[kong-kyuh-bahyn, kon-] /ˈkɒŋ kyəˌbaɪn, ˈkɒn-/

a woman who cohabits with a man to whom she is not legally married, especially one regarded as socially or sexually subservient; mistress.
(among polygamous peoples) a secondary wife, usually of inferior rank.
(especially formerly in Muslim societies) a woman residing in a harem and kept, as by a sultan, for sexual purposes.
/ˈkɒŋkjʊˌbaɪn; ˈkɒn-/
(in polygamous societies) a secondary wife, usually of lower social rank
a woman who cohabits with a man

c.1300, from Latin concubina (fem.), from concumbere “to lie with, to lie together, to cohabit,” from com- “with” (see com-) + cubare “to lie down” (see cubicle). Recognized by law among polygamous peoples as “a secondary wife.”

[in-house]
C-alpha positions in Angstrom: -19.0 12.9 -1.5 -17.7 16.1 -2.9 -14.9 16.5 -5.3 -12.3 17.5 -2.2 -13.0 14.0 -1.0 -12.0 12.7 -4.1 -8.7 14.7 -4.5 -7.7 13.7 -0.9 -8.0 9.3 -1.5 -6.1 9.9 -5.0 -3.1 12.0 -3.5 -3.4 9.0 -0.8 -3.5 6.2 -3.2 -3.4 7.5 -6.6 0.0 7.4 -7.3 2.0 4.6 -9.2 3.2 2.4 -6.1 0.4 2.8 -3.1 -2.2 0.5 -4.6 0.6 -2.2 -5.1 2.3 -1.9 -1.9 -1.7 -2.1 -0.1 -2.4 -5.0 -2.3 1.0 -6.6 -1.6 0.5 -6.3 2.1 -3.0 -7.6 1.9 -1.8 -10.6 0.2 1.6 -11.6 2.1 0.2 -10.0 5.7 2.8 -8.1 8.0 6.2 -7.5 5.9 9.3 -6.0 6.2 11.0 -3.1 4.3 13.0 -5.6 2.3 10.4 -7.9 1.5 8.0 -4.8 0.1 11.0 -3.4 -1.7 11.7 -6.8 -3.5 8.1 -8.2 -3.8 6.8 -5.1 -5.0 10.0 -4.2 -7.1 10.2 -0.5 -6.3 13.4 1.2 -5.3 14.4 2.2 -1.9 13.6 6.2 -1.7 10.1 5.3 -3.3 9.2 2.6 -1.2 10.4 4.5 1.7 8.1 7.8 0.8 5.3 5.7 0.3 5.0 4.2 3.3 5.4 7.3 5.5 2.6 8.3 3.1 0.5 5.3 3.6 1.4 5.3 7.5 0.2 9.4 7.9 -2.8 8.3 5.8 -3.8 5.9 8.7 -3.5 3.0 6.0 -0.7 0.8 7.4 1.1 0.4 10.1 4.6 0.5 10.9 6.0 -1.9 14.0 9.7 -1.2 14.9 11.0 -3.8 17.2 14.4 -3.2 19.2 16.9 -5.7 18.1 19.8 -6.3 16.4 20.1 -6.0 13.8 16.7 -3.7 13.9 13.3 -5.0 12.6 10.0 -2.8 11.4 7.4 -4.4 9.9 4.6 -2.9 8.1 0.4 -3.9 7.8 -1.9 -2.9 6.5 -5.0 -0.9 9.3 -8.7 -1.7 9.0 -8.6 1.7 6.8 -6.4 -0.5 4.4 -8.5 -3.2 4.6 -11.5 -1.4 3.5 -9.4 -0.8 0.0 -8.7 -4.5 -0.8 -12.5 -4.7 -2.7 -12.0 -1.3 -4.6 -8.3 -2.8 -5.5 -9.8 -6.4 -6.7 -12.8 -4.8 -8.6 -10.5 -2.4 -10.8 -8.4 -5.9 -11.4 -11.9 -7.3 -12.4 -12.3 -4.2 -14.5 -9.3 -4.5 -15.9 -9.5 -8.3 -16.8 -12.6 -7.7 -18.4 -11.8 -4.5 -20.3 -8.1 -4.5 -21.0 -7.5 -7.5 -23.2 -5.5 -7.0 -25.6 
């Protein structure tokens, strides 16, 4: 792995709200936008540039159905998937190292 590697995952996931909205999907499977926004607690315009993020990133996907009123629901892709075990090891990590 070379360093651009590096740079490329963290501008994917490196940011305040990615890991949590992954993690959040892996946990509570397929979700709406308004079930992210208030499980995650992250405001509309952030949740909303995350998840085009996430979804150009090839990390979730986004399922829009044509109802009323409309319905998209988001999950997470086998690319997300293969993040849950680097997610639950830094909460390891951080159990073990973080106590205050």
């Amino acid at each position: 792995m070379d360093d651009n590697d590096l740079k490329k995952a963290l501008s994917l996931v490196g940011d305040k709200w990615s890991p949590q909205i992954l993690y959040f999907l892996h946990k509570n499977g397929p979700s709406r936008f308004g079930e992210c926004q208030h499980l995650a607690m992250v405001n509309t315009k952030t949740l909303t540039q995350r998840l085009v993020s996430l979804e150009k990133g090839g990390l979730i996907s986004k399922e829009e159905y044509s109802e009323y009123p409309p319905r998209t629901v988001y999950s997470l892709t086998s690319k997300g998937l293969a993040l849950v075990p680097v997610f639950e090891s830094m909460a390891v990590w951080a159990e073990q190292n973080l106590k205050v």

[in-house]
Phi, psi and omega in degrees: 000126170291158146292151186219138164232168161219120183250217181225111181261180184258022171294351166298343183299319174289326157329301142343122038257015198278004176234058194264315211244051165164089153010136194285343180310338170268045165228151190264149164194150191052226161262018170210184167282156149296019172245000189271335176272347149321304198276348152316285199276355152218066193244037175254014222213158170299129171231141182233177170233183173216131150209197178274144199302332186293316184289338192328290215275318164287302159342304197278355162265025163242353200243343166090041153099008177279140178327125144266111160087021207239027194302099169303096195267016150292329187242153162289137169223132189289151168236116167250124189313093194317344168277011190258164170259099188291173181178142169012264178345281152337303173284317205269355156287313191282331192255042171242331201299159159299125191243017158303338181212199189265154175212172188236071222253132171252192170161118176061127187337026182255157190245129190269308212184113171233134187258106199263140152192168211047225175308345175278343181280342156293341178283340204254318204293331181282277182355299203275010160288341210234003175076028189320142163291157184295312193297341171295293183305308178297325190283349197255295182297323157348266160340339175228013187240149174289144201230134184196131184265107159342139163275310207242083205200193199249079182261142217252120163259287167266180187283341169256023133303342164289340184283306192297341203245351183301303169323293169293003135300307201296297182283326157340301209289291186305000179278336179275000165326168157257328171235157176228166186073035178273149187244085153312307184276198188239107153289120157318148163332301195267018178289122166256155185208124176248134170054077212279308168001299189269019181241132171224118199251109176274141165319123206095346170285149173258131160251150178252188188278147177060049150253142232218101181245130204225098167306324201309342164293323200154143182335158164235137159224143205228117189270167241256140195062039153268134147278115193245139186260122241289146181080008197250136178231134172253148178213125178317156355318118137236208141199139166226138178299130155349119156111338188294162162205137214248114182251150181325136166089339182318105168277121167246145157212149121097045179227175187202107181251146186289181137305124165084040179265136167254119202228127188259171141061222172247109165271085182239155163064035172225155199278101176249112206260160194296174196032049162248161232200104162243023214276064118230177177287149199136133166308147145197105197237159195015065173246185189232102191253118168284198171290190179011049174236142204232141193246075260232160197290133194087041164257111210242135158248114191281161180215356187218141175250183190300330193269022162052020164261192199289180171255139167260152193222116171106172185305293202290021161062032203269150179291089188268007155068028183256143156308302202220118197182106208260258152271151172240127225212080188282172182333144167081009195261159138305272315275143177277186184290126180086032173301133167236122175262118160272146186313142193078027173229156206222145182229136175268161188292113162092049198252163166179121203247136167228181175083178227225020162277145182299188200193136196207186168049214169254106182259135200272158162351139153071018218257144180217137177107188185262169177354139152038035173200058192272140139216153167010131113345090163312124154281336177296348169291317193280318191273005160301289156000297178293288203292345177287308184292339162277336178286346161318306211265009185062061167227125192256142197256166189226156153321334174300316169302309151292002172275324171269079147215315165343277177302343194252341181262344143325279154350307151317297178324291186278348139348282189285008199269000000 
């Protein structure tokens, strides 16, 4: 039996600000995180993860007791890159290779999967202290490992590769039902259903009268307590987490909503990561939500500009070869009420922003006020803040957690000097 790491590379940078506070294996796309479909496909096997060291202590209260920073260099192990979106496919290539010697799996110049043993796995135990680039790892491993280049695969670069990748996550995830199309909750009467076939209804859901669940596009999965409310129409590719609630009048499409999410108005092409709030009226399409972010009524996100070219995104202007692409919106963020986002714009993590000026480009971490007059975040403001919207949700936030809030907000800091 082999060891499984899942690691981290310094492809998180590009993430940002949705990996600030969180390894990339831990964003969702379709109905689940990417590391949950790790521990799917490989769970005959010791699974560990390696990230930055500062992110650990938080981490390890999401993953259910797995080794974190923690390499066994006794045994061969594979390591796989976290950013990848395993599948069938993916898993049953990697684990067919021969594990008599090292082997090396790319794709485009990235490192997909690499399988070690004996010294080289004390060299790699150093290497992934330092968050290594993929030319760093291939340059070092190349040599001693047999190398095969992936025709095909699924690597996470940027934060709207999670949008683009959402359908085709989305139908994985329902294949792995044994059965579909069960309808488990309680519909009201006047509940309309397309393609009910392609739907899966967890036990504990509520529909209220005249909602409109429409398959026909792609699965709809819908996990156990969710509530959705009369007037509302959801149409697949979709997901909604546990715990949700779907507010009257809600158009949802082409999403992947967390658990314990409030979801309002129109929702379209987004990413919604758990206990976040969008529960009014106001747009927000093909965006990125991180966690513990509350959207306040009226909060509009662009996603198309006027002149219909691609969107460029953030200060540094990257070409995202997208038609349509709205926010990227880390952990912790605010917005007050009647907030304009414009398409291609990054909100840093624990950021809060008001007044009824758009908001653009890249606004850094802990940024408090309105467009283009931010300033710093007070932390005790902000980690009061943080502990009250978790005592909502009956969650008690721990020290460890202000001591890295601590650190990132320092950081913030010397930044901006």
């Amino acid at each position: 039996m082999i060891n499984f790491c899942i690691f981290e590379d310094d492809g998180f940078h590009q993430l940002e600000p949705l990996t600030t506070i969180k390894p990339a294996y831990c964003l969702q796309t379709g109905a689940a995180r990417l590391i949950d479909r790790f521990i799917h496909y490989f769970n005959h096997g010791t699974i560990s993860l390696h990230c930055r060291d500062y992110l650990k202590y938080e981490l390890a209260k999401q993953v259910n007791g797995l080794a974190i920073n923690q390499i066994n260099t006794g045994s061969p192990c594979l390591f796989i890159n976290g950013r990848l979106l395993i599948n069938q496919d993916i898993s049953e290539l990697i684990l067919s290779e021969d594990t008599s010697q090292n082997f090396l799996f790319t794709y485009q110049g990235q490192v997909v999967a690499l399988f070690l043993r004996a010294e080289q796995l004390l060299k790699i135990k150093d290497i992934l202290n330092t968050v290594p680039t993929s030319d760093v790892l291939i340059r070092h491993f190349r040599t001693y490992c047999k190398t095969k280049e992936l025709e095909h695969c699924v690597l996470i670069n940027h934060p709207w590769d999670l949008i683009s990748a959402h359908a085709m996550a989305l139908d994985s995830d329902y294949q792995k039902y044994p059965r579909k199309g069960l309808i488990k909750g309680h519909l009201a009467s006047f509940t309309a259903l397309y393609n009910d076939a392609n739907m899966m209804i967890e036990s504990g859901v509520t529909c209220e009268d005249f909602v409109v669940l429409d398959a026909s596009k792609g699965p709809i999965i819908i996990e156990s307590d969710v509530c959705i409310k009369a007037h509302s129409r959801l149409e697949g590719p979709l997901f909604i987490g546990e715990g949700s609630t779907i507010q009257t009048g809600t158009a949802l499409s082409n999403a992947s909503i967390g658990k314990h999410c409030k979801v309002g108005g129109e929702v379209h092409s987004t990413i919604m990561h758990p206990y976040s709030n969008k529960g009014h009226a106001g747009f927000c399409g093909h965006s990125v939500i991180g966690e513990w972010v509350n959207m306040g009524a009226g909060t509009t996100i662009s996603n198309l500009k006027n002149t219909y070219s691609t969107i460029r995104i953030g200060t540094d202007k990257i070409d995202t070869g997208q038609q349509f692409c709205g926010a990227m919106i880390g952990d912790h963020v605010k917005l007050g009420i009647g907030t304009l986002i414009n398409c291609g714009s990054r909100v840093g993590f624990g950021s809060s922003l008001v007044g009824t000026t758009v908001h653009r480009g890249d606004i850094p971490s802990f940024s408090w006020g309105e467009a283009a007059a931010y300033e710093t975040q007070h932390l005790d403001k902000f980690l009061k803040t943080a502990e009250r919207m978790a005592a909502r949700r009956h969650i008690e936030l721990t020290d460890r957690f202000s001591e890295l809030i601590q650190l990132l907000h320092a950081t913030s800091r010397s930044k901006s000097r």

in the Bible denotes a female conjugally united to a man, but in a relation inferior to that of a wife. Among the early Jews, from various causes, the difference between a wife and a concubine was less marked than it would be amongst us. The concubine was a wife of secondary rank. There are various laws recorded providing for their protection (Ex. 21:7; Deut. 21:10-14), and setting limits to the relation they sustained to the household to which they belonged (Gen. 21:14; 25:6). They had no authority in the family, nor could they share in the household government. The immediate cause of concubinage might be gathered from the conjugal histories of Abraham and Jacob (Gen. 16;30). But in process of time the custom of concubinage degenerated, and laws were made to restrain and regulate it (Ex. 21:7-9). Christianity has restored the sacred institution of marriage to its original character, and concubinage is ranked with the sins of fornication and adultery (Matt. 19:5-9; 1 Cor. 7:2).


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